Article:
Intel's Kirk Skaugen took the stage at a "Mega Session" at IDF 2014 today to talk more about the many PC innovations that we heard about at the event's keynote address, and they include Core M processors; upcoming 2-in-1 devices; and some of the intriguing technologies therein such as wireless displays, wireless charging, biometric input controls that ostensibly eliminate passwords, and more.
Core M and 2-in-1s
More than anything, though, Intel is touting its Core M processor and the fleet of subsequent 2-in-1 devices from OEMs. We've been over the details of Core M already, so you already know that Intel says the Core M lineup will boast significantly better CPU and GPU performance and battery life (up to 20 hours on some SKUs), as well as fanless designs thanks to the incredible 4.5 Watt TDP.
And because Intel has cut the chip package in half, the Core M series will enable the creation of much more svelte devices, as well.
It's clear that Intel believes it has cracked the mobile nut, so to speak, with the Core M platform; Skaugen said that phones and tablets are primarily consumption devices (we'd agree wholeheartedly on the tablet side), laptops are fundamentally production devices, and there needs to be one device that serves both needs. (Stop us if you've heard that before.)
However, from the simple demos we've seen from the stage and on the show floor, Intel may be on to something with Core M-powered 2-in-1s. Saugen showed off several devices from partners, including the ASUS Chi, with its one-handed detach; the 13- and 15-inch HP Envy x2 that serves as almost a portable AIO when detached; the Acer Switch 12 with a unique kickstand that enables a variety of "modes"; the 9.7mm-thin Lenovo ThinkPad Helix business machine; and more.
They all look beautiful (at least from afar), and if Core M can deliver on its performance promises, we may just see that elusive balance of performance and size that is often missing from devices on the market.
If you thought that the aforementioned Lenovo ThinkPad was a business machine, you'd be right; Skaugen made sure to note that many Core M devices are equipped with vPro. Intel is also offering a $250 software bundle that includes Skype, Office 365, McAfee, and more.
One large question mark that we're interested in is cost. Core M chips will run OEMs $281 each (in lots of 1,000), so these promising 2-in-1s will not be cheap. You can snag yourself a nice Chromebook or low-end Windows notebook for that, so we wonder whether the Core M-based 2-in-1 price points will be as compelling as the platform itself promises to be.
Skaugen said that we can expect such devices to be on store shelves as early as October.
No Wires, Please. Or Passwords
The other large thrust for Intel this year pertains to cutting wires--all wires, really, including for displays, docking, charging, and data transfer. The company is demoing new WiDi technology that supports MiraCast and will come on a tiny dongle that will cost around $40. The tech should be present in TVs and other devices, and we'll see them appear as early as next year.
Intel is targeting docks and data with WiGig technology (aimed primarily at businesses, actually) that will feature performance three times that of WiFi 802.11ac and will be out in the first half of 2015.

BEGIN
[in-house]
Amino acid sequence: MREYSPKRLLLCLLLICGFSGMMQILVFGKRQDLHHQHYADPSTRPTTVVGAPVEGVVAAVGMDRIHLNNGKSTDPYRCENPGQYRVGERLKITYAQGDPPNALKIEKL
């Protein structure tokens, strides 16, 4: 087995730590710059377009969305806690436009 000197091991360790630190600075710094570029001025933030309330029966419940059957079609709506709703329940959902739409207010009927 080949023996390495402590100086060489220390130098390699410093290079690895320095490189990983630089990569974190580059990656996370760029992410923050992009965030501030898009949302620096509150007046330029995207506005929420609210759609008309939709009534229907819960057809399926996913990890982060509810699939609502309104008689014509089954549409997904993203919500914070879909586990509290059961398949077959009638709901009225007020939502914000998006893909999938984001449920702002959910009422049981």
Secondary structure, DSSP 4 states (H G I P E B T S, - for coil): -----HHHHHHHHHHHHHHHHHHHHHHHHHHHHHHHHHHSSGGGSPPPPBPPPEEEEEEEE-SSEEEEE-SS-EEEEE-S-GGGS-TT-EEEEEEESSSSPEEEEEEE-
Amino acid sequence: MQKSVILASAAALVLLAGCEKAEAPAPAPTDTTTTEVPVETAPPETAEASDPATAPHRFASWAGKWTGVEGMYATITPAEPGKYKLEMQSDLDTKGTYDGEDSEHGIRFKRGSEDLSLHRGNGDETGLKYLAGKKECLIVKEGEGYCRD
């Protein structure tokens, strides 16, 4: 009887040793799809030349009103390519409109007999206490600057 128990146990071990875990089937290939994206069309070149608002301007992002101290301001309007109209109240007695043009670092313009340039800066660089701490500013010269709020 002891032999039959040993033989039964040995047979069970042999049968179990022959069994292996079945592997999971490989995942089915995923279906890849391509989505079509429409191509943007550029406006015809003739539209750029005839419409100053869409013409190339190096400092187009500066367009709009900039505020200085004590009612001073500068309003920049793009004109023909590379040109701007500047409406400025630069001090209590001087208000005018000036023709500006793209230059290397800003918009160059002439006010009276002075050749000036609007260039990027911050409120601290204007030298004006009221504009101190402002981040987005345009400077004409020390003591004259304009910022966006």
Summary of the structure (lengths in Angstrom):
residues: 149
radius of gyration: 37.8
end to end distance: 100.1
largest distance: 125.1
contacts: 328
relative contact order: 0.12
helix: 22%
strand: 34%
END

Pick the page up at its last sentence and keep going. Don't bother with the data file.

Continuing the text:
Developers can expect engineering kits for wireless charging in as little as two months. In Q1 2015, they'll see reference designs for 2-in-1 PCs that will have integrated LTE and all of this wireless technology (as well as RealSense cameras).
We'll also see accessories such as smartphone and tablet covers equipped with Rezence wireless charging capabilities in the first half of 2015.
Those are some grand schemes, but Intel has one perhaps even more substantial in the works for next year: the (supposed) elimination of passwords. The company is developing input methods that rely primarily on biometric input such as voice, facial recognition, palm vein, fingerprint and gesture capture to allow users' devices to "recognize" them. Thus, ostensibly you wouldn't have to fiddle with passwords for unlocking your PC, smartphone, and so on.
Really, though, these biometrics are backup security measures, and you'll be able to switch them off in favor of manual controls; think of them as authentication measures more than actual replacements for passwords, despite Intel's marketing lingo.
Getting a RealSense of Things
Finally, we were treated to some more information about Intel's RealSense cameras. Yes, cameras plural, as Intel has as least three types. The F200 camera is designed to reside on the front of devices such as AIOs and 2-in-1s and will be used for tasks such as facial recognition and gesture control.
For the back of devices, Intel has two different RealSense cameras, the R200 (real-time) and R100 (post-processing) cameras, which will be more for detachables and tablets.
To demonstrate, Intel brought onstage the CEO of a company called Volumental, which provides 3D scanning software for retailers. For example, you can use Volumental's software and a RealSense camera to do a very brief (mere seconds) 3D scan of your foot; once captured, you can use the data to choose the correctly-sized shoes to order online, to an accuracy of within 3 mm.
Intel has been fairly lean on details in general at this show, but we'll continue to dig and push and find out the good stuff as it's available.